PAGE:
I’ll have the Cloud, with a side order of expertise.

Amazon is the world’s largest online retailer. Born as a bookseller, Amazon quickly diversified into other product lines including movies (DVD& BlueRay), toys, and pretty much everything in between. Amazon further adjusted to the growing conversion from physical consumption to virtual delivery. Products such as MP3 music files and later streaming video keep Amazon at the top of the e-commerce pile. (Source)

As you would imagine, like any other retailer, Amazon must deal with peaks and valleys of demand throughout the year. Consumers scour the stores and sites for the hottest toy, gadget or gizmo at the end of the year, but in the dog days of summer, those consumers are more likely to be on a beach than in front of their computer.  Amazon had to build their infrastructure as if every month was December, leaving excess capacity for the remainder of the year. Out of this glut of computing power, a brilliant idea was hatched…what if Amazon could sell the idle computing power in their data center to increase the profitability of idle resources. Enterprise customers could leverage the expertise and scale of Amazon’s data centers at a cost much more attractive than building it themselves. This product, Amazon Web Services (AWS), enables an enterprise to quickly build an application server in the Amazon cloud and only pay for the resources served by that application. The product has been a runaway success for Amazon, doubling revenue over the past two years while being forecast to become a $10B business in it’s own right. (Source)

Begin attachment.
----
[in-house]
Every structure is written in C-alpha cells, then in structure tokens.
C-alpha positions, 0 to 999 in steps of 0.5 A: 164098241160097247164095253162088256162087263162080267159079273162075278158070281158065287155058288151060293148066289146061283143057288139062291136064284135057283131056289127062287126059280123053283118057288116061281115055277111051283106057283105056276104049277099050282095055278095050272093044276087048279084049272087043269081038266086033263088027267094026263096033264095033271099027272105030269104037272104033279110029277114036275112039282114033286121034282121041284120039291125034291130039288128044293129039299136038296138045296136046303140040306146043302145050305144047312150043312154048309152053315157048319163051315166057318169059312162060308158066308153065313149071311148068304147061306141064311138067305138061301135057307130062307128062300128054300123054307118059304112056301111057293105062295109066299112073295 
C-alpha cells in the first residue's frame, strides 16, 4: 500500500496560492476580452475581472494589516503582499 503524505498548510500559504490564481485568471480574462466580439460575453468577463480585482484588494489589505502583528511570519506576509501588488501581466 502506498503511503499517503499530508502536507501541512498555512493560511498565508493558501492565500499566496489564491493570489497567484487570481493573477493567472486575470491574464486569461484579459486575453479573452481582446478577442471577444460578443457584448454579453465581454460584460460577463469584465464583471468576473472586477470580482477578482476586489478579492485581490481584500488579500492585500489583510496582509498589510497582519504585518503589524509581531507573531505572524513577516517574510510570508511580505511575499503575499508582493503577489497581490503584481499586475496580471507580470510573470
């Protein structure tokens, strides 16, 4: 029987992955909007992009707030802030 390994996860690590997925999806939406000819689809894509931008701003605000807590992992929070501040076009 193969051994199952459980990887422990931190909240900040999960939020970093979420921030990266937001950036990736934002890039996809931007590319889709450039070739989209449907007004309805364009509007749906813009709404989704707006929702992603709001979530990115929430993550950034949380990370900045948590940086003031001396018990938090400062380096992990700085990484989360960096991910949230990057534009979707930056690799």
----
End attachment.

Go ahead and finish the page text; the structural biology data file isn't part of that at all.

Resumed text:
The only problem? This origin story is a myth. Then CTO for Amazon, Werner Vogels, wrote about Amazon Web Services, and it’s history, on Quora: (Source)

The excess capacity story is a myth. It was never a matter of selling excess capacity, actually within 2 months after launch AWS would have already burned through the excess Amazon.com capacity.  Amazon Web Services was always considered a business by itself, with the expectation that it could even grow as big as the Amazon.com retail operation.”

While the origin of Amazon Web Services is built on a myth, it is undeniable that the appeal of a product built using the expertise and infrastructure which powers the world’s largest retailer, is desirable.

A similar product story is emerging in the Unified Communications and Customer Engagement industry. TeleTech, a leader in the Business Process Outsourcing industry, handles over 1 Billion customer interactions per year. Serving that level of traffic in 80 countries around the world requires robust investments in infrastructure and expertise. In fact TeleTech operates one of the largest and most reliable Avaya Aura Unified Communications and Customer Engagement deployments around the world to support their business.

Leveraging their investments in infrastructure and expertise, TeleTech now offers a cloud solution which enables enterprises to migrate their on-premise PBX to the cloud, all while minimizing business risk. The TeleTech cloud is powered by Avaya Aura, meaning your existing call flows, business intelligence and historical data all migrate to the cloud without loss. Your front line teams do not waste time learning the basics of a new tool, and your business continues to measure itself on the metrics you already understand. As Avaya delivers new innovations such as Breeze, Real Time Speech Analytics, Context Store and OmniChannel solutions, they are available for your business to deploy. Add the benefits of a pay as you go billing model, and your total cost of ownership goes down while your customer satisfaction scores go up.

If you’re struggling to serve your customers with an old PBX, take a look at the TeleTech Cloud solution, powered by Avaya. The reliability of world class infrastructure and expertise from TeleTech paired with the innovations from the leader in Customer Engagement.

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